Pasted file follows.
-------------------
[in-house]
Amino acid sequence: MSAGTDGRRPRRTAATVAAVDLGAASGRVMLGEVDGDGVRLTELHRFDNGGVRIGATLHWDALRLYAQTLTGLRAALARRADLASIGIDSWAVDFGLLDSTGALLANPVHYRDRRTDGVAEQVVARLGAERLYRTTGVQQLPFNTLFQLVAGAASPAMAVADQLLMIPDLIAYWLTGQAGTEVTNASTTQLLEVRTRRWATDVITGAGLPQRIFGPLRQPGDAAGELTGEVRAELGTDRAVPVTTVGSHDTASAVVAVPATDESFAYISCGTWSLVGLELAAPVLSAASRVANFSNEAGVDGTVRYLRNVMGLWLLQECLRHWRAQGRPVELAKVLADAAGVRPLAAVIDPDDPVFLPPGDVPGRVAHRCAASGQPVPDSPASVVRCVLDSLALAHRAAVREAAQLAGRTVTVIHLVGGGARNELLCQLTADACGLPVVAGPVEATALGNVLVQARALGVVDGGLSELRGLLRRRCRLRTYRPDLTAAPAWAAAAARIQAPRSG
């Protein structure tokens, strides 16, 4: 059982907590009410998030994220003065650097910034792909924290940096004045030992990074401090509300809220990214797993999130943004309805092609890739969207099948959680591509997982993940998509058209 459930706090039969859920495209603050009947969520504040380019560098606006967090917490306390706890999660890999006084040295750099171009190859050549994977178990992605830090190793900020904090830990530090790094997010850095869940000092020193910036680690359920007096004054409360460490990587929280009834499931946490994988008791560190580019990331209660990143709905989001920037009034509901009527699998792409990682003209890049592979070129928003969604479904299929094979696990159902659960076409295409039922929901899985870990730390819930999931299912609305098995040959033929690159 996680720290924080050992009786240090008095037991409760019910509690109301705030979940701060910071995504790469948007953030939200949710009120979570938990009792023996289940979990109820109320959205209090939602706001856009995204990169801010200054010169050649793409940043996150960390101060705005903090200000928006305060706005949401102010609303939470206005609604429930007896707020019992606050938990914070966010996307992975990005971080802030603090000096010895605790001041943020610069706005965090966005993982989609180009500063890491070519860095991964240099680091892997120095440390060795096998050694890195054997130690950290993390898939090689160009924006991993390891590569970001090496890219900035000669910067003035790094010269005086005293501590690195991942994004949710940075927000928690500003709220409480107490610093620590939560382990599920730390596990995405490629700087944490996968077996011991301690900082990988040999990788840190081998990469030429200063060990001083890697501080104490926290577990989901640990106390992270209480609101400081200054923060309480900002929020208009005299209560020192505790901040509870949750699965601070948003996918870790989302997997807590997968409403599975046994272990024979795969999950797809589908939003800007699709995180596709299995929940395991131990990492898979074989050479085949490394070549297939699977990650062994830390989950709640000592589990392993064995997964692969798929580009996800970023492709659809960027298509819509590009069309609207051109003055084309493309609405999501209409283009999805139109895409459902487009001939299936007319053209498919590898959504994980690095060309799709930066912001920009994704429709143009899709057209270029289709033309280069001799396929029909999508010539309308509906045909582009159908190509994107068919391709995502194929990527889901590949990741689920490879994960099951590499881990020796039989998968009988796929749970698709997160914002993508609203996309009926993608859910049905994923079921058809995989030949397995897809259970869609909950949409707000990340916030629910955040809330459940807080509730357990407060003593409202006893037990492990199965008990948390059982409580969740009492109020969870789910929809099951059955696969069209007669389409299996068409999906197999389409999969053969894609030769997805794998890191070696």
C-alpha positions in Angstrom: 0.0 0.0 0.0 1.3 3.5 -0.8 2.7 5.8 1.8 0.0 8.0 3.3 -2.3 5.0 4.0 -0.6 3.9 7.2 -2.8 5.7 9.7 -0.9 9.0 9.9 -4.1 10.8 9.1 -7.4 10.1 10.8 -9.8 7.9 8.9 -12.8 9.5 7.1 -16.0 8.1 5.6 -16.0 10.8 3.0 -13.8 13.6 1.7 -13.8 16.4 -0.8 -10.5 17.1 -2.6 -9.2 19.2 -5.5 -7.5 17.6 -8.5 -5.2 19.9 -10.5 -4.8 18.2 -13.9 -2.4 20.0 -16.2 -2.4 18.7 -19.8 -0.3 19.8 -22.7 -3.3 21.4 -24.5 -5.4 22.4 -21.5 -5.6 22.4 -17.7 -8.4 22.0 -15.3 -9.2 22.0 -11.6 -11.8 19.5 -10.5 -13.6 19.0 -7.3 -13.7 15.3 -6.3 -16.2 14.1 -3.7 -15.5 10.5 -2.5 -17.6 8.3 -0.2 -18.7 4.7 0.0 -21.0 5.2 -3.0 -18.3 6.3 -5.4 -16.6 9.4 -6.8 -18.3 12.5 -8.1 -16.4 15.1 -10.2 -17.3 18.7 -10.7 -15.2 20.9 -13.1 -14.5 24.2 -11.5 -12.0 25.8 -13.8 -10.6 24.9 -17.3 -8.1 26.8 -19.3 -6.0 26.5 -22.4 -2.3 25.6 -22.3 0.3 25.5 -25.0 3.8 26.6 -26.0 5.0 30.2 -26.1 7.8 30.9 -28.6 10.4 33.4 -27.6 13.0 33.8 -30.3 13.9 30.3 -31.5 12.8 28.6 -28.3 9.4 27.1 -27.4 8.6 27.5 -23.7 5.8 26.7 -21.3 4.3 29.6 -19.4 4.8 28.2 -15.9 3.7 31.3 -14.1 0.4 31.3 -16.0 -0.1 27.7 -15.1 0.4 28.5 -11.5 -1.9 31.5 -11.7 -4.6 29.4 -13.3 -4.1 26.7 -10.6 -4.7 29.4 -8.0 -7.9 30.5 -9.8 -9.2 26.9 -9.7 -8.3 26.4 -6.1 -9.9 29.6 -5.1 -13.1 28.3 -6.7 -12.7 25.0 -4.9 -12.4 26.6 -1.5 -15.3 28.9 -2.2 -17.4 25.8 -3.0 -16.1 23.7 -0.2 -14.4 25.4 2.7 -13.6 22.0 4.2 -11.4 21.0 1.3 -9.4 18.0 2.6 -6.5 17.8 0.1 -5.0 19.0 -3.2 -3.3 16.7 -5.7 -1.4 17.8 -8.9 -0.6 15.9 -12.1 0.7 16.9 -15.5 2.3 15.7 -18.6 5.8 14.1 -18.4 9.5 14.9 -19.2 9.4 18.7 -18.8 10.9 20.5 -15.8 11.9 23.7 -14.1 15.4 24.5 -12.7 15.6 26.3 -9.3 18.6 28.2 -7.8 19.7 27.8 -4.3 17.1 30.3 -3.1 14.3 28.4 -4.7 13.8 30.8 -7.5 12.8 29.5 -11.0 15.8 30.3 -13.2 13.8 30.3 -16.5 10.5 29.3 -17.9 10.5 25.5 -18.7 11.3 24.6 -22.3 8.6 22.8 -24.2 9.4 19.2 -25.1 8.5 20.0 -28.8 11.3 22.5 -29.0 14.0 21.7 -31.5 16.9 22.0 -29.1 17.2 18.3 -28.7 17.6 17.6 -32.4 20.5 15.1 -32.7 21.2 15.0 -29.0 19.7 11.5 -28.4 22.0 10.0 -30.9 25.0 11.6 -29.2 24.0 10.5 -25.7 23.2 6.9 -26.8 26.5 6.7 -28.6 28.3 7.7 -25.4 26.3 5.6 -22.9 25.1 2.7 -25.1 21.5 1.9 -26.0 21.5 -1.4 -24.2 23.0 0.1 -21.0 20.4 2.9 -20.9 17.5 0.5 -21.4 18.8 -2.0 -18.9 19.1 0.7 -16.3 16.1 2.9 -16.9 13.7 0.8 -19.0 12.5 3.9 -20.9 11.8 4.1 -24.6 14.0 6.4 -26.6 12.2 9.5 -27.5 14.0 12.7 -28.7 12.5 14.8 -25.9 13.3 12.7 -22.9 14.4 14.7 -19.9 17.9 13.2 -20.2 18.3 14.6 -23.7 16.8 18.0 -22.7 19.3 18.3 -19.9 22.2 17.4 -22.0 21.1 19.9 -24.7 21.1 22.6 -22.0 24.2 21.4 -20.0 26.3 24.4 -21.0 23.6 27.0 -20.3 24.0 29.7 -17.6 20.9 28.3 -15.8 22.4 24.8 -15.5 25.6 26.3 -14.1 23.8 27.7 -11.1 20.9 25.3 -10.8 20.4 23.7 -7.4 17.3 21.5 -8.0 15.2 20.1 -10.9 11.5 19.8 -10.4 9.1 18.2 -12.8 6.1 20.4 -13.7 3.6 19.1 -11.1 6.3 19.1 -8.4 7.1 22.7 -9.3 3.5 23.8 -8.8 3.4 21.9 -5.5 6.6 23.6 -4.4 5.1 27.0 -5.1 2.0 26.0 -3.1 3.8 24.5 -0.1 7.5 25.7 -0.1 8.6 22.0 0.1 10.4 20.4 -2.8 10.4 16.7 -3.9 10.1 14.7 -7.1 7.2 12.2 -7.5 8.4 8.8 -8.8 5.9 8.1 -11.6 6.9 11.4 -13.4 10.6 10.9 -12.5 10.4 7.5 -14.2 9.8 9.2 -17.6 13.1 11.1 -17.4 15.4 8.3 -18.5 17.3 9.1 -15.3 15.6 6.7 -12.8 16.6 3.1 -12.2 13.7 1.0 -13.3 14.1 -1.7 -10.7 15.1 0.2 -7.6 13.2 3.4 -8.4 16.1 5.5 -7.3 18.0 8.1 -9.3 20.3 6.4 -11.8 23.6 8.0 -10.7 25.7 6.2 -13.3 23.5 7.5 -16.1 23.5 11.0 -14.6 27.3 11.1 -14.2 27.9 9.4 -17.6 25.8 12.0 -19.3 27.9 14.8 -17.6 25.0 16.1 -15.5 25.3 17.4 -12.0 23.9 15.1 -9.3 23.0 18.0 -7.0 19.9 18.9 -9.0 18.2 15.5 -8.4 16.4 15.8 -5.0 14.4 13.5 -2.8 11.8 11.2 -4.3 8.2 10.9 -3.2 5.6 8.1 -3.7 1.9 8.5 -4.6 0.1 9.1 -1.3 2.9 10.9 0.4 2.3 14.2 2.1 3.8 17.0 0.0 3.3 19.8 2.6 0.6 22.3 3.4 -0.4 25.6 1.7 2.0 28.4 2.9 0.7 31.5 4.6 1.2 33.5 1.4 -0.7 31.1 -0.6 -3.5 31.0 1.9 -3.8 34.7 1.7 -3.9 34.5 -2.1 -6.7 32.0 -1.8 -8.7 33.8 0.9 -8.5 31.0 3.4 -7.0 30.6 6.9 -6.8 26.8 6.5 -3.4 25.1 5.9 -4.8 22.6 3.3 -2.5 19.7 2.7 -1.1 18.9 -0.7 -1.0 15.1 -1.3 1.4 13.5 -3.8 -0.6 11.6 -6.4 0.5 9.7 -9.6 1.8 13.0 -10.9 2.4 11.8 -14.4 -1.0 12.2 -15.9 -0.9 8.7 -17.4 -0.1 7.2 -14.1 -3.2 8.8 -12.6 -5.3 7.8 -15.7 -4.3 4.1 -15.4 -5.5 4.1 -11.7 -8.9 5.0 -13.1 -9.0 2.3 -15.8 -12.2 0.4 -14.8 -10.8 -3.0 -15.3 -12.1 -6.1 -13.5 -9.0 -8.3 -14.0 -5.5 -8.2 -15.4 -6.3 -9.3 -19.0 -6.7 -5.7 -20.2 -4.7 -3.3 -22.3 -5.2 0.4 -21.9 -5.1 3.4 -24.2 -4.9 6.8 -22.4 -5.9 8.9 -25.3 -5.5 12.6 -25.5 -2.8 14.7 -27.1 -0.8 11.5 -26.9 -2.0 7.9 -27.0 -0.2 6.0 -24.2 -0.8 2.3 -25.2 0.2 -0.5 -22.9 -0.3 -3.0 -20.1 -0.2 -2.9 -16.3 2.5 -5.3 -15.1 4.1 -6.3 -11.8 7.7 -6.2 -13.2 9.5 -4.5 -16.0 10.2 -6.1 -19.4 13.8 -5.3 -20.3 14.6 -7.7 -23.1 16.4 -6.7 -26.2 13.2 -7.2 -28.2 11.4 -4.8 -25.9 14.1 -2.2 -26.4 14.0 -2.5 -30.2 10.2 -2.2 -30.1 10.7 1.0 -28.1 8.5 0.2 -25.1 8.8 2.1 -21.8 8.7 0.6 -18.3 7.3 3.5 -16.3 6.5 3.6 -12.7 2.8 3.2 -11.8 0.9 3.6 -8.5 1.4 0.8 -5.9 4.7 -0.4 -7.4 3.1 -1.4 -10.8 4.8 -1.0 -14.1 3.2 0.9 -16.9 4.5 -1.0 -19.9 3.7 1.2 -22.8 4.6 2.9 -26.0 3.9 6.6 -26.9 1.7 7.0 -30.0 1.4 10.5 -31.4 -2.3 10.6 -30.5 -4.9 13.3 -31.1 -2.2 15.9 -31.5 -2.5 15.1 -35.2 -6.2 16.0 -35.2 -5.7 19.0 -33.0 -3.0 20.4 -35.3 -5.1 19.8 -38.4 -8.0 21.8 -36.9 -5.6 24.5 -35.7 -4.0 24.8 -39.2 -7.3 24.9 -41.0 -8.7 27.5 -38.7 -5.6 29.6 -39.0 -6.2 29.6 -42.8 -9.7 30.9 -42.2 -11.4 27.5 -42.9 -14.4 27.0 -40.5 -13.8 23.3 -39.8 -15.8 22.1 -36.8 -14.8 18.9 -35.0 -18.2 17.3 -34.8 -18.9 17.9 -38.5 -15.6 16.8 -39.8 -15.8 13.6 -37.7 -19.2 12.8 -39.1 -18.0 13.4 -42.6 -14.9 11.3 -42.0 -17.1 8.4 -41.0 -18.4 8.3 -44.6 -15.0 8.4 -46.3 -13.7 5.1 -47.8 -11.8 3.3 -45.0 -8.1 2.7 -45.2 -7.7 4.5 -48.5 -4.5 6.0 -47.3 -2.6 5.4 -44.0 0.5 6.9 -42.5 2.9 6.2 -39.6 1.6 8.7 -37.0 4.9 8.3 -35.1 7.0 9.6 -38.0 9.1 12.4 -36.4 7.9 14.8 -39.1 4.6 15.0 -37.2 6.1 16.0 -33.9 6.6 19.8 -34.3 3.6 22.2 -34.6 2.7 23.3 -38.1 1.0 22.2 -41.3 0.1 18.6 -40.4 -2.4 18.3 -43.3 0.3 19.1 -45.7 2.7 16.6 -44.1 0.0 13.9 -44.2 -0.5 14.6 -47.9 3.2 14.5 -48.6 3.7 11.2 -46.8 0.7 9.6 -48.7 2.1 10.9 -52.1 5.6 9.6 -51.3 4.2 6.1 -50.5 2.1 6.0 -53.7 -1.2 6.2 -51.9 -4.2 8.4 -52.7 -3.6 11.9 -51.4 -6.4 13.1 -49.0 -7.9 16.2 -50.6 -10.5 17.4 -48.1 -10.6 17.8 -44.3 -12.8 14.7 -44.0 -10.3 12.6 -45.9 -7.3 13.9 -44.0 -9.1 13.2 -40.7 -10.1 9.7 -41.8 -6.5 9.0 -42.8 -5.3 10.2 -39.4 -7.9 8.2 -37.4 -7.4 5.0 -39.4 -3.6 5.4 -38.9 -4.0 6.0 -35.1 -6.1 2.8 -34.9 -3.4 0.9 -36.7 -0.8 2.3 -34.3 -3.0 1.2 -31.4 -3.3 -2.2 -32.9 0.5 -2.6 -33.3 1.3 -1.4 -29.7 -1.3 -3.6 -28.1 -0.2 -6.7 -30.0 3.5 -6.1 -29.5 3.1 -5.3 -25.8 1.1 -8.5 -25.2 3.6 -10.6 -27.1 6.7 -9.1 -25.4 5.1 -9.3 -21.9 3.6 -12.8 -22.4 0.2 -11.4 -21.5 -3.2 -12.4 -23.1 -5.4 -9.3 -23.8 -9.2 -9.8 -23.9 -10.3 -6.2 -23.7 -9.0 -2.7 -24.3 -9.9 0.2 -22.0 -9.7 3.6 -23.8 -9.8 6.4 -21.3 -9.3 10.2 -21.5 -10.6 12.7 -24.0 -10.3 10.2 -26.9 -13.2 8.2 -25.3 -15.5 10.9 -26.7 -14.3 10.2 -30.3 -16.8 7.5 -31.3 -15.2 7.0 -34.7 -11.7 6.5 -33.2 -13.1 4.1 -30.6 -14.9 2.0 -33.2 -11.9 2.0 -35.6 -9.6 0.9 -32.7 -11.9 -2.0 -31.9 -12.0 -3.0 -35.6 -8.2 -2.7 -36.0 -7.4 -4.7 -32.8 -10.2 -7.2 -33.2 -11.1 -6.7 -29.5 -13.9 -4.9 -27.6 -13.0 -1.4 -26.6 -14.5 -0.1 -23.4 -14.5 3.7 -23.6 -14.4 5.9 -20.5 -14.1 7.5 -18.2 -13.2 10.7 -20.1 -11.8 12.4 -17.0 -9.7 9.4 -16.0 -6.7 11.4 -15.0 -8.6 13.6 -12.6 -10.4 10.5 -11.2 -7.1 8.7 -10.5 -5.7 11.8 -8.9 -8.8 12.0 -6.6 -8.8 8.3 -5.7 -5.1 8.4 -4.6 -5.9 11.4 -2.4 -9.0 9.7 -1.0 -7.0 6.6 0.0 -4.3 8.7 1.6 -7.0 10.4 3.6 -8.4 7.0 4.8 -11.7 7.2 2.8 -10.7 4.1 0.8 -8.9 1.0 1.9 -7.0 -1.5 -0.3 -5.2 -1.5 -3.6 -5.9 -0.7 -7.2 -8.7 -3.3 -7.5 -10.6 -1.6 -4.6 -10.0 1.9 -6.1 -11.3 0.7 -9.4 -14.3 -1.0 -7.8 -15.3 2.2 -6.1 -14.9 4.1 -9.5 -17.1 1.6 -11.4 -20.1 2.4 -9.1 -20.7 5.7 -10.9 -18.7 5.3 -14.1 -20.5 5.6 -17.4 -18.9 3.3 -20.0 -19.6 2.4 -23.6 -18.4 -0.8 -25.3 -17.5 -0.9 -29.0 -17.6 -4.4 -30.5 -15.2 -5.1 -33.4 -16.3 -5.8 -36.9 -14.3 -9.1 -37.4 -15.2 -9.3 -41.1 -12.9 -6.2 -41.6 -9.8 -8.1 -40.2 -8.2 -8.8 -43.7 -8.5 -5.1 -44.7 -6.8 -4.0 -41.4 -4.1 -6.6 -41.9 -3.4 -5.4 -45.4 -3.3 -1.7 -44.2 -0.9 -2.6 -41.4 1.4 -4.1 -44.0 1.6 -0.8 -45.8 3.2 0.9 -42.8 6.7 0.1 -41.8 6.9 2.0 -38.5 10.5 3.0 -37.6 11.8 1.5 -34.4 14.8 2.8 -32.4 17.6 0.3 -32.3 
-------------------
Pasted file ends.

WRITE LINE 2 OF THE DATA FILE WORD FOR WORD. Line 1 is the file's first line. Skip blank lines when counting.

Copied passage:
Amino acid sequence: MSAGTDGRRPRRTAATVAAVDLGAASGRVMLGEVDGDGVRLTELHRFDNGGVRIGATLHWDALRLYAQTLTGLRAALARRADLASIGIDSWAVDFGLLDSTGALLANPVHYRDRRTDGVAEQVVARLGAERLYRTTGVQQLPFNTLFQLVAGAASPAMAVADQLLMIPDLIAYWLTGQAGTEVTNASTTQLLEVRTRRWATDVITGAGLPQRIFGPLRQPGDAAGELTGEVRAELGTDRAVPVTTVGSHDTASAVVAVPATDESFAYISCGTWSLVGLELAAPVLSAASRVANFSNEAGVDGTVRYLRNVMGLWLLQECLRHWRAQGRPVELAKVLADAAGVRPLAAVIDPDDPVFLPPGDVPGRVAHRCAASGQPVPDSPASVVRCVLDSLALAHRAAVREAAQLAGRTVTVIHLVGGGARNELLCQLTADACGLPVVAGPVEATALGNVLVQARALGVVDGGLSELRGLLRRRCRLRTYRPDLTAAPAWAAAAARIQAPRSG